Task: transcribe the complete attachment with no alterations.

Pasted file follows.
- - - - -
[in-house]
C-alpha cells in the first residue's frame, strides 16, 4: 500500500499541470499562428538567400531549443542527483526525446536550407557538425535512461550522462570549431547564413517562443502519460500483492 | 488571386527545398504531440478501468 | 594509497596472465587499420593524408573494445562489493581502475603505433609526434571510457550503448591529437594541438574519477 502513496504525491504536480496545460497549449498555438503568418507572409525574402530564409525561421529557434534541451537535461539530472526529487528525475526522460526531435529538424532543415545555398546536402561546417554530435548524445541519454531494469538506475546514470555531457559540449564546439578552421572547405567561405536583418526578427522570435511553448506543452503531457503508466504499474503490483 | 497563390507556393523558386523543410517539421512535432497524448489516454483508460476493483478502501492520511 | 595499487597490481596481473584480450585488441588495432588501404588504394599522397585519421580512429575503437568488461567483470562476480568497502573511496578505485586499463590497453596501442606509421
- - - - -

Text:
[in-house]
C-alpha cells in the first residue's frame, strides 16, 4: 500500500499541470499562428538567400531549443542527483526525446536550407557538425535512461550522462570549431547564413517562443502519460500483492 | 488571386527545398504531440478501468 | 594509497596472465587499420593524408573494445562489493581502475603505433609526434571510457550503448591529437594541438574519477 502513496504525491504536480496545460497549449498555438503568418507572409525574402530564409525561421529557434534541451537535461539530472526529487528525475526522460526531435529538424532543415545555398546536402561546417554530435548524445541519454531494469538506475546514470555531457559540449564546439578552421572547405567561405536583418526578427522570435511553448506543452503531457503508466504499474503490483 | 497563390507556393523558386523543410517539421512535432497524448489516454483508460476493483478502501492520511 | 595499487597490481596481473584480450585488441588495432588501404588504394599522397585519421580512429575503437568488461567483470562476480568497502573511496578505485586499463590497453596501442606509421